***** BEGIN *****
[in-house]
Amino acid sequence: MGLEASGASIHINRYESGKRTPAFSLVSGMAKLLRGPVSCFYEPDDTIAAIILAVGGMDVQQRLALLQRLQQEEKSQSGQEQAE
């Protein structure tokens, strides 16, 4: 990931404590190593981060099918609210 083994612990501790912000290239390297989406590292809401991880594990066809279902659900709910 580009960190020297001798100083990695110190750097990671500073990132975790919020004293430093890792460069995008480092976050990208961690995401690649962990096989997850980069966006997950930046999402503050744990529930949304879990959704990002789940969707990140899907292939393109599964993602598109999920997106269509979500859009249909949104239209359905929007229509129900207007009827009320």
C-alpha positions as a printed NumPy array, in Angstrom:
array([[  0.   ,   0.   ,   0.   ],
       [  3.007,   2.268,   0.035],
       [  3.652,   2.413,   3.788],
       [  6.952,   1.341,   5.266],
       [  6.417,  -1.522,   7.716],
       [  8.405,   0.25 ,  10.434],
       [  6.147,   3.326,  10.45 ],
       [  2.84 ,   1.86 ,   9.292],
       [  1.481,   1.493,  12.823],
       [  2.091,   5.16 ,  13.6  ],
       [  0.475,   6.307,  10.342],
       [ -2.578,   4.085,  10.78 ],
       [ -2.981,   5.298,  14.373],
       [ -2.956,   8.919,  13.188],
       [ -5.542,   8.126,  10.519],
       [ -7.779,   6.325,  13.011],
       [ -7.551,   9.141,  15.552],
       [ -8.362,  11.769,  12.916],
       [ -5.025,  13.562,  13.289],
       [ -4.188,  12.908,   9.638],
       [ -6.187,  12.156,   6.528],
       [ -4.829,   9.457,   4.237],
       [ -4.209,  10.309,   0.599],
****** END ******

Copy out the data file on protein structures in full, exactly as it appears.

[in-house]
Amino acid sequence: MGLEASGASIHINRYESGKRTPAFSLVSGMAKLLRGPVSCFYEPDDTIAAIILAVGGMDVQQRLALLQRLQQEEKSQSGQEQAE
């Protein structure tokens, strides 16, 4: 990931404590190593981060099918609210 083994612990501790912000290239390297989406590292809401991880594990066809279902659900709910 580009960190020297001798100083990695110190750097990671500073990132975790919020004293430093890792460069995008480092976050990208961690995401690649962990096989997850980069966006997950930046999402503050744990529930949304879990959704990002789940969707990140899907292939393109599964993602598109999920997106269509979500859009249909949104239209359905929007229509129900207007009827009320």
C-alpha positions as a printed NumPy array, in Angstrom:
array([[  0.   ,   0.   ,   0.   ],
       [  3.007,   2.268,   0.035],
       [  3.652,   2.413,   3.788],
       [  6.952,   1.341,   5.266],
       [  6.417,  -1.522,   7.716],
       [  8.405,   0.25 ,  10.434],
       [  6.147,   3.326,  10.45 ],
       [  2.84 ,   1.86 ,   9.292],
       [  1.481,   1.493,  12.823],
       [  2.091,   5.16 ,  13.6  ],
       [  0.475,   6.307,  10.342],
       [ -2.578,   4.085,  10.78 ],
       [ -2.981,   5.298,  14.373],
       [ -2.956,   8.919,  13.188],
       [ -5.542,   8.126,  10.519],
       [ -7.779,   6.325,  13.011],
       [ -7.551,   9.141,  15.552],
       [ -8.362,  11.769,  12.916],
       [ -5.025,  13.562,  13.289],
       [ -4.188,  12.908,   9.638],
       [ -6.187,  12.156,   6.528],
       [ -4.829,   9.457,   4.237],
       [ -4.209,  10.309,   0.599],